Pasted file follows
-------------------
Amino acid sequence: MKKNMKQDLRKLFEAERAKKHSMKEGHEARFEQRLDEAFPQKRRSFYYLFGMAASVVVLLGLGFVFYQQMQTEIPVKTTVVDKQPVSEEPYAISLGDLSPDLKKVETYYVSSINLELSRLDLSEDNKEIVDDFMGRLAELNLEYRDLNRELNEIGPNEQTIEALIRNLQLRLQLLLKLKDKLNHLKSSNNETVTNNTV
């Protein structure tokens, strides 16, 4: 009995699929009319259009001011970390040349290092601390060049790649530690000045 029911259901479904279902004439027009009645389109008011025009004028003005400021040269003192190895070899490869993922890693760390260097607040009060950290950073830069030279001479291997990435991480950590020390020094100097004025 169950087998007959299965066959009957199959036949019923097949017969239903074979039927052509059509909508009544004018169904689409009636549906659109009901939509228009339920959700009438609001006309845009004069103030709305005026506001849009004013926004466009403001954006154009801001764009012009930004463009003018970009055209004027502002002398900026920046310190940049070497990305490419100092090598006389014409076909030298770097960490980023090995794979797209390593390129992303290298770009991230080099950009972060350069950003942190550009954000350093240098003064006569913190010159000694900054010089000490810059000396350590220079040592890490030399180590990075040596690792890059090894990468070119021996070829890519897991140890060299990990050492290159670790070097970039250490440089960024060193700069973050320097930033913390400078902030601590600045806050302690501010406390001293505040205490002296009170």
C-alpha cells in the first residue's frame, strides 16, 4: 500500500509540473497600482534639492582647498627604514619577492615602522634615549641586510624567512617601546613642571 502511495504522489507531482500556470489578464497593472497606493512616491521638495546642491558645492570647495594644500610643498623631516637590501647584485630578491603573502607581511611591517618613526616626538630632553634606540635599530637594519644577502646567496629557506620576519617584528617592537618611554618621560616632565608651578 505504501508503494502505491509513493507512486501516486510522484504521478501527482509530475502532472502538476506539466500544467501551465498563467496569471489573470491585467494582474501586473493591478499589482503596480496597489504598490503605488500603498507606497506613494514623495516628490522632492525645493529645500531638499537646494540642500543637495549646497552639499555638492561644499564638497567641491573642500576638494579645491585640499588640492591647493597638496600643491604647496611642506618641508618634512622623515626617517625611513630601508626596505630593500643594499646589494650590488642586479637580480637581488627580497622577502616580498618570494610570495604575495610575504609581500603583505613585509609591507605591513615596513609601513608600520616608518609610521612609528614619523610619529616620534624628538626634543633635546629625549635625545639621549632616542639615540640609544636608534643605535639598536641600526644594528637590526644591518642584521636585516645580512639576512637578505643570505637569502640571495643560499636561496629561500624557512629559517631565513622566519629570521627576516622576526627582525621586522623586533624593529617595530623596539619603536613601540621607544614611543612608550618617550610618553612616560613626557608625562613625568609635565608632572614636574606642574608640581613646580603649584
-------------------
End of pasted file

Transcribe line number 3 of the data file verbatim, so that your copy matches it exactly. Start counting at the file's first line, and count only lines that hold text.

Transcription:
C-alpha cells in the first residue's frame, strides 16, 4: 500500500509540473497600482534639492582647498627604514619577492615602522634615549641586510624567512617601546613642571 502511495504522489507531482500556470489578464497593472497606493512616491521638495546642491558645492570647495594644500610643498623631516637590501647584485630578491603573502607581511611591517618613526616626538630632553634606540635599530637594519644577502646567496629557506620576519617584528617592537618611554618621560616632565608651578 505504501508503494502505491509513493507512486501516486510522484504521478501527482509530475502532472502538476506539466500544467501551465498563467496569471489573470491585467494582474501586473493591478499589482503596480496597489504598490503605488500603498507606497506613494514623495516628490522632492525645493529645500531638499537646494540642500543637495549646497552639499555638492561644499564638497567641491573642500576638494579645491585640499588640492591647493597638496600643491604647496611642506618641508618634512622623515626617517625611513630601508626596505630593500643594499646589494650590488642586479637580480637581488627580497622577502616580498618570494610570495604575495610575504609581500603583505613585509609591507605591513615596513609601513608600520616608518609610521612609528614619523610619529616620534624628538626634543633635546629625549635625545639621549632616542639615540640609544636608534643605535639598536641600526644594528637590526644591518642584521636585516645580512639576512637578505643570505637569502640571495643560499636561496629561500624557512629559517631565513622566519629570521627576516622576526627582525621586522623586533624593529617595530623596539619603536613601540621607544614611543612608550618617550610618553612616560613626557608625562613625568609635565608632572614636574606642574608640581613646580603649584